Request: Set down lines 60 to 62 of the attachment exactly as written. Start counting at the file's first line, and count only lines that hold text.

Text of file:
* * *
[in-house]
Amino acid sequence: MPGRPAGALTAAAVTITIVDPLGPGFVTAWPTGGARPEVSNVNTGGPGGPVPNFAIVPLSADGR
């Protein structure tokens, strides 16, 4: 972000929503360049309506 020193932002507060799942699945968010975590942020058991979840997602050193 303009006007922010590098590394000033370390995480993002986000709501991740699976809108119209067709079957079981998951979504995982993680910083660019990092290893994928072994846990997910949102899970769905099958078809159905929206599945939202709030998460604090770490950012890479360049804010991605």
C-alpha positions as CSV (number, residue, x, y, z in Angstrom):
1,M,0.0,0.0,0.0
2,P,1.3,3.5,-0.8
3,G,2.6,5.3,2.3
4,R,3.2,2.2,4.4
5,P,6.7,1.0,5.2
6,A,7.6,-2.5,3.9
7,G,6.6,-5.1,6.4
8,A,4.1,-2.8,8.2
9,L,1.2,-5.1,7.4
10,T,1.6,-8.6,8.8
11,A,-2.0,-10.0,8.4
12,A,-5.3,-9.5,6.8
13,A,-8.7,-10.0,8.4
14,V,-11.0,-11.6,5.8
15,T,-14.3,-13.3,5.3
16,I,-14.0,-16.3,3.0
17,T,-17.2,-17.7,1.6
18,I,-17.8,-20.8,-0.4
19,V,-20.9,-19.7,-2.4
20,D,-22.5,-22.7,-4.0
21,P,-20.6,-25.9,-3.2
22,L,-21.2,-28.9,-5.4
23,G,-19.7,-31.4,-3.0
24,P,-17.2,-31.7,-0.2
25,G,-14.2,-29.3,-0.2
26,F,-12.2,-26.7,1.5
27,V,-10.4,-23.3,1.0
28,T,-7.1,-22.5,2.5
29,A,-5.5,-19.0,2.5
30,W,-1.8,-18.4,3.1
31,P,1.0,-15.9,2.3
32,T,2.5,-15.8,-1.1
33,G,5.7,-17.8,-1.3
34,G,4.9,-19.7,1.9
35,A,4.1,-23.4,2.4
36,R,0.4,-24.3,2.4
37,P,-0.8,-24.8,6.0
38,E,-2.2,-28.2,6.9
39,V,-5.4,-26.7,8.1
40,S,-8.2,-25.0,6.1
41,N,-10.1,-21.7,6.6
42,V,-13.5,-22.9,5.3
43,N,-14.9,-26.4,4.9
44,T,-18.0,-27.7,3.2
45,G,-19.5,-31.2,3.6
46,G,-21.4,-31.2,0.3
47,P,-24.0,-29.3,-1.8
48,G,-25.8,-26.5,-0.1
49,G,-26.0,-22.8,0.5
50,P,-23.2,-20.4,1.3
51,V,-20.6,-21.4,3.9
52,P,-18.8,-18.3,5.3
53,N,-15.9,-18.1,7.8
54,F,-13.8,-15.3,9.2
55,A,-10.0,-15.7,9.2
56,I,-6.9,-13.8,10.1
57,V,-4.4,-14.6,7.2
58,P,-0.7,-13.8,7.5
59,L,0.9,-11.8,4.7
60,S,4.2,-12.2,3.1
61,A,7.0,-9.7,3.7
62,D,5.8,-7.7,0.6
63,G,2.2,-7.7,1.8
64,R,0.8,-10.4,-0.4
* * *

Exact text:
56,I,-6.9,-13.8,10.1
57,V,-4.4,-14.6,7.2
58,P,-0.7,-13.8,7.5